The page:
Visiting Yountville is essential to any Napa trip. Courtesy of Yountville.com
Sky & Vine is great for rooftop views and wine. Courtesy of Archer Hotel
Grace's Table has an excellent chicken with quinoa dish. Courtesy of Grace's Table
Cornbread with lavender honey butter is a must-try at Grace's Table. Courtesy of Grace's Table
Molinari Caffe is a great coffee shop to work. Courtesy of Molinari
The Model Bakery's English Muffins are a must-try in Napa. Courtesy of Model Bakery
The Hill Family Estate's Blind Tasting is a can't-miss experience in Yountville. Courtesy of Hill Family Estate
Jessup Cellars puts on a great tasting experience. Courtesy of Jessup Cellars
You've got to try the gnocchi at Bottega. Courtesy of Bottega
Napa, the world famous wine growing region, synonymous with all-day wine tasting, evokes quite a sense of anticipation. On a recent first time visit to the valley, I found myself with a day and a half to explore as much as I could of the wine town — and eagerly set out to make it happen.
With a mission of trying some of the best wine tasting rooms, coffee shops and restaurants in Napa, my boyfriend and I ventured from downtown Napa to Yountville in 36 hours.
Downtown Napa Coffee Shops, Restaurants & Bars
Driving down from San Francisco, we arrived at our Airbnb in downtown Napa around 3:00 in the afternoon. After getting settled in our above-garage “bungalow”, we decided to take a stroll through the square. First, we stopped in at Napa Valley Coffee Roasting Company for a midday caffeine fix. Two cappuccinos were ordered and we sipped and sat to gain our bearings for a bit. Contrary to my usual obsessive itinerary planning and love for it, we had not a single thing planned in downtown Napa.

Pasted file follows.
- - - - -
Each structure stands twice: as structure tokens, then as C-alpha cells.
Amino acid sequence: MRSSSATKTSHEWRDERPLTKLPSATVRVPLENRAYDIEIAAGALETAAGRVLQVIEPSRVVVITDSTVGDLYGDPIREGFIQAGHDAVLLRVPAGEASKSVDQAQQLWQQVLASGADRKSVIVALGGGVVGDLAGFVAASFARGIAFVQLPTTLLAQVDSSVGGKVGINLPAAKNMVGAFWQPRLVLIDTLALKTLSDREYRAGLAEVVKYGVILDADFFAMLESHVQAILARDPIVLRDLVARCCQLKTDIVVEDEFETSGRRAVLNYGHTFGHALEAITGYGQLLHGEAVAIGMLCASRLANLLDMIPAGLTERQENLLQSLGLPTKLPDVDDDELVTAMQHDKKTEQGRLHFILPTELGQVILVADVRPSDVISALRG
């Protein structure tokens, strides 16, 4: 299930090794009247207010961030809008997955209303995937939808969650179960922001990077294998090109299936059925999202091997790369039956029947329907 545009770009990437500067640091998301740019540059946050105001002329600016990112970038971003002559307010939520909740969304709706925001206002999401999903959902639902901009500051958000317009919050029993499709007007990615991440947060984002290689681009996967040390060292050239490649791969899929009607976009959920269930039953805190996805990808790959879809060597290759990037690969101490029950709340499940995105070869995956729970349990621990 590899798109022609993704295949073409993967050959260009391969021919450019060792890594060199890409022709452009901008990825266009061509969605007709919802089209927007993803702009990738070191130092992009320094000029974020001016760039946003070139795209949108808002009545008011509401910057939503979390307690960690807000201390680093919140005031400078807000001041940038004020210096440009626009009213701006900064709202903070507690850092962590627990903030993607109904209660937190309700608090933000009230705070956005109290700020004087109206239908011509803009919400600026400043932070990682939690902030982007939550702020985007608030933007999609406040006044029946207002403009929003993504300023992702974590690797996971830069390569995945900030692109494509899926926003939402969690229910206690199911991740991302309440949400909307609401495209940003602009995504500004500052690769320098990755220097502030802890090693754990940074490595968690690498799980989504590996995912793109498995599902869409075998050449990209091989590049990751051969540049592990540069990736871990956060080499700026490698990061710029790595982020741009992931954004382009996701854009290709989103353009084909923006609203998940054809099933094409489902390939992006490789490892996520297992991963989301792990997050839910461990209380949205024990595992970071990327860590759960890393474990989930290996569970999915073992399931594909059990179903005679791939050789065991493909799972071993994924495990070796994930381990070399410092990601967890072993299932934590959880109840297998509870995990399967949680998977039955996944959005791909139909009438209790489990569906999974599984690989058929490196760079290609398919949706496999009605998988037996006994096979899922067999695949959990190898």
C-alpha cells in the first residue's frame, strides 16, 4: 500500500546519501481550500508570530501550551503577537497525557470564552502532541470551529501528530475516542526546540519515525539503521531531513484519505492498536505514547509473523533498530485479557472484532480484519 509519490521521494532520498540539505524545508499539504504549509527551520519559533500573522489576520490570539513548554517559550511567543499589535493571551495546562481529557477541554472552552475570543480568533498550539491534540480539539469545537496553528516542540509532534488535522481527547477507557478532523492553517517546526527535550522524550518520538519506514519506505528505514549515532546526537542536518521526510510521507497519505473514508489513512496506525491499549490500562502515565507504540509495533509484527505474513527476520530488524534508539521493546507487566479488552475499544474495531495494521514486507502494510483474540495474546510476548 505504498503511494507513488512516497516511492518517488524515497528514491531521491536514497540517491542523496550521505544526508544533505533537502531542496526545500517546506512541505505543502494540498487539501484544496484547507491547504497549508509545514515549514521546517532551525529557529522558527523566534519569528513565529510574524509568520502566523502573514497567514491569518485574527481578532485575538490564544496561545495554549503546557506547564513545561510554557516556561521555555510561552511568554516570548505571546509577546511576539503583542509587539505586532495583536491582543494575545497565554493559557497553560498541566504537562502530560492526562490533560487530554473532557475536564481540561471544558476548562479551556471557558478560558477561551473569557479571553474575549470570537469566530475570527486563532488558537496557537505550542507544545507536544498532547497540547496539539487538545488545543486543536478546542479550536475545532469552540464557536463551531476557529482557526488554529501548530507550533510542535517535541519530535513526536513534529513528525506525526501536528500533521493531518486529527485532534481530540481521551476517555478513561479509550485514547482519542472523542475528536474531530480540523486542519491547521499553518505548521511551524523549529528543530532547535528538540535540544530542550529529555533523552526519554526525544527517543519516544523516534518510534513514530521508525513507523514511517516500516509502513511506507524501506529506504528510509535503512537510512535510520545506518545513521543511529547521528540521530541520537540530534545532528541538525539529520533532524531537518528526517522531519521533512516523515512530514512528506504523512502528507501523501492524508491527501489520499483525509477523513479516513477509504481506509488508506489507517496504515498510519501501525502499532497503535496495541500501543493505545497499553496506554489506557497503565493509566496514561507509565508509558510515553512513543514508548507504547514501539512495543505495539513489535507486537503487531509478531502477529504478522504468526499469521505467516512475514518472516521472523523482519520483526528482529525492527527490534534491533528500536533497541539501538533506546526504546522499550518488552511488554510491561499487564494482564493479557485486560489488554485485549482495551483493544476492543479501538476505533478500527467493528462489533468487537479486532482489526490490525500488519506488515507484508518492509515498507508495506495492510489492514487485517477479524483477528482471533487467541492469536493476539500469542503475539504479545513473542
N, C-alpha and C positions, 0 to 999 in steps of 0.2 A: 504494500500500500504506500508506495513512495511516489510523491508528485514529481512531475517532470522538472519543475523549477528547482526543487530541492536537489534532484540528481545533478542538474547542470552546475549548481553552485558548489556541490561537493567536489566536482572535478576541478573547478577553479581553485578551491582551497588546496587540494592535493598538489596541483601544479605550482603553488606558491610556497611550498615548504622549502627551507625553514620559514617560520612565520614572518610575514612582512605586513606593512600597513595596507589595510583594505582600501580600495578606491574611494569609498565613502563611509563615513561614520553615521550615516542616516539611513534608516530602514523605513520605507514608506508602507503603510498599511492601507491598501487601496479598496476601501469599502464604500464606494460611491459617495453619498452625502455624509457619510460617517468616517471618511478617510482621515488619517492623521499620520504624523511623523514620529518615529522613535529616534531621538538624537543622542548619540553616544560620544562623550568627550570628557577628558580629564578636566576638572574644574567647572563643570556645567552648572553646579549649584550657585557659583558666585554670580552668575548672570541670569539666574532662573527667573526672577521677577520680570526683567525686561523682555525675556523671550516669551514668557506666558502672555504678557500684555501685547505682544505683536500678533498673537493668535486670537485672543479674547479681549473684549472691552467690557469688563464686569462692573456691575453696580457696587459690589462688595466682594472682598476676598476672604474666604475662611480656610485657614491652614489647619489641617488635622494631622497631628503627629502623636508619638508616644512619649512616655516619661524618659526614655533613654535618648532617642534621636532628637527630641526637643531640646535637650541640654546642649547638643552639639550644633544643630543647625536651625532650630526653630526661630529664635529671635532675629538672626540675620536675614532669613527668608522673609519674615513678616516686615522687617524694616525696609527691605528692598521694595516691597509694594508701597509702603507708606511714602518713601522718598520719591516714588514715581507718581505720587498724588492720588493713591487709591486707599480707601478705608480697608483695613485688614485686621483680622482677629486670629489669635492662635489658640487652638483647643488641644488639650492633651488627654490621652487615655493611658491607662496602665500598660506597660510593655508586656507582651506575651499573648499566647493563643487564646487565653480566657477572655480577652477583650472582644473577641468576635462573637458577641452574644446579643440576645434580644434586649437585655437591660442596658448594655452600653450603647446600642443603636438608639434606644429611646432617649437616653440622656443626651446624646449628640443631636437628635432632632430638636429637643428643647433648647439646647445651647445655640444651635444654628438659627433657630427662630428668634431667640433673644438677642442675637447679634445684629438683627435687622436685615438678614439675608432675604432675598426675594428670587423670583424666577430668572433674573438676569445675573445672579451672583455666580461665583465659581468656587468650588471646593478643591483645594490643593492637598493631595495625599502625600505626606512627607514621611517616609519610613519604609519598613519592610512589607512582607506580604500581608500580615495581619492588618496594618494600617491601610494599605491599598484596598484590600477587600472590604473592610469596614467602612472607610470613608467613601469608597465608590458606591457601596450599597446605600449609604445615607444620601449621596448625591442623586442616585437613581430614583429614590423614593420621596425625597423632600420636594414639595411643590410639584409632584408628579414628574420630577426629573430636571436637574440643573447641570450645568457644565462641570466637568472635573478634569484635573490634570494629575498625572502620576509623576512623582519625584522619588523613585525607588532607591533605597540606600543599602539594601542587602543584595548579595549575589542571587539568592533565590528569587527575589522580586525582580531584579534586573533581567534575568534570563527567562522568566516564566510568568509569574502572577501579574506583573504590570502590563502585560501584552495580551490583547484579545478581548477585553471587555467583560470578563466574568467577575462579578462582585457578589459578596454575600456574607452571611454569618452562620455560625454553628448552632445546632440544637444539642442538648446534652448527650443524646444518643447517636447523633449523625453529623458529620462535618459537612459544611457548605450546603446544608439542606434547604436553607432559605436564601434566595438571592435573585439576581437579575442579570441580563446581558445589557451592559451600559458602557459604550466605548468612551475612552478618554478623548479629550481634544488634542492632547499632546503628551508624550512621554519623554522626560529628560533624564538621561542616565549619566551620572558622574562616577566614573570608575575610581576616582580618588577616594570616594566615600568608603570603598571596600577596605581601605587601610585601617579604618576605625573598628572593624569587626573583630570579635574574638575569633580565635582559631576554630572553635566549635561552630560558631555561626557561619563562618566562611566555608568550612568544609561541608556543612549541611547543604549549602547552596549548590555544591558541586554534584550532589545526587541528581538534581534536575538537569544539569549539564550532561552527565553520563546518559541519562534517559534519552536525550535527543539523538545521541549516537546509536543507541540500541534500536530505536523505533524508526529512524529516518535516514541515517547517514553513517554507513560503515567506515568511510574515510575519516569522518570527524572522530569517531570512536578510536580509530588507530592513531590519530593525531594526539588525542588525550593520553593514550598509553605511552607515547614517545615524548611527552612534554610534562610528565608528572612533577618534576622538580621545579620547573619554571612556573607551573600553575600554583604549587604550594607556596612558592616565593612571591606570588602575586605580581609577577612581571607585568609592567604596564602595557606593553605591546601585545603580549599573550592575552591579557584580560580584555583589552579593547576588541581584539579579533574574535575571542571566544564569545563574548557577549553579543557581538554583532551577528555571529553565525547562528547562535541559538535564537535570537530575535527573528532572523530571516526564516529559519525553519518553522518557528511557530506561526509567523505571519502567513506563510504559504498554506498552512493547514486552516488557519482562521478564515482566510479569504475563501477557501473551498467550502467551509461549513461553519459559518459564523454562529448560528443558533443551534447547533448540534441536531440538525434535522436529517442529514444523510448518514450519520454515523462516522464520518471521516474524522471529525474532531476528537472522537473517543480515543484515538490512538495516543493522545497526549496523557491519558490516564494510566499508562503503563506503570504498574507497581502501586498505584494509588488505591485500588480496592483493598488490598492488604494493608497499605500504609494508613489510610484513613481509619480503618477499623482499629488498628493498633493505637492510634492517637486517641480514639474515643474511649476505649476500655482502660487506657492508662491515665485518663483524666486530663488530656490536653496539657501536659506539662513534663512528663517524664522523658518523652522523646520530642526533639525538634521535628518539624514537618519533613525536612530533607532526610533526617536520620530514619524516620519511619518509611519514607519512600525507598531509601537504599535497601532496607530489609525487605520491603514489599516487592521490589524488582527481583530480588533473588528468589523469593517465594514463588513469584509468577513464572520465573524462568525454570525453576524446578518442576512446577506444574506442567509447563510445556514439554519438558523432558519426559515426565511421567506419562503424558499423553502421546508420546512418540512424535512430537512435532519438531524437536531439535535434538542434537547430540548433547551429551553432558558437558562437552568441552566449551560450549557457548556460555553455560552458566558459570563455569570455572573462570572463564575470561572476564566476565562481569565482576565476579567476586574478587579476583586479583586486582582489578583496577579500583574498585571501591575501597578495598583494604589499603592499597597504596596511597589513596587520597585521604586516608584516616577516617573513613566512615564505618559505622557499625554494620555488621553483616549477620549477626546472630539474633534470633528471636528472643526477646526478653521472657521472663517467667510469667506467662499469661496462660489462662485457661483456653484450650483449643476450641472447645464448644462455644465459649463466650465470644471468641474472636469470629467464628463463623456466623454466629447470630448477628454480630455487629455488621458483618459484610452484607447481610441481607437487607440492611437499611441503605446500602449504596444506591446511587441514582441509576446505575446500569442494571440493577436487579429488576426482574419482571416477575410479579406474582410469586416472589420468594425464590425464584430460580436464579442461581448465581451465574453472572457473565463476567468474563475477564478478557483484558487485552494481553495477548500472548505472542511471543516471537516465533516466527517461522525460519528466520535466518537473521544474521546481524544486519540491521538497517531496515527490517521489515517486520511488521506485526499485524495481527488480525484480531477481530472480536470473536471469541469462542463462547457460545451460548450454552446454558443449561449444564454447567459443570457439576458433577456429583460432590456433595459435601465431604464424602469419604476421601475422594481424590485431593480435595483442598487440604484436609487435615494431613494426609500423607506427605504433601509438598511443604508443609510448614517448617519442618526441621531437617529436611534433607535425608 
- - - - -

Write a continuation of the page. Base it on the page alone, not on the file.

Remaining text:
The quaint coffee shop, in a landmark Victorian building, has been around since 1985. As one of the first local coffee roasting companies in Napa Valley, it was modeled after European cafes. A second location opened up north in St. Helena several years later. They serve single origin coffees from all over the world and the menu offers everything from macchiatos to lavender vanilla lattes. Napa Valley Coffee Roasting even has a cold brew with a shot of espresso called the Bowl of Nails, which doesn’t sound too appetizing but I understand the concept.
After being sufficiently re-energized, we walked down the street to have a rooftop bar immediately catch our attention. I naturally gravitated towards it as I have a thing for rooftop bars and it was the Archer Hotel. We proceeded up the elevator of the boutique, four star hotel, to find Sky & Vine Rooftop Bar. With incredible, panoramic views of Napa, it was the perfect spot to kick off the wine tasting experience. I ordered a glass of the Sangiovese and an order of the Truffle Parmesan Popcorn.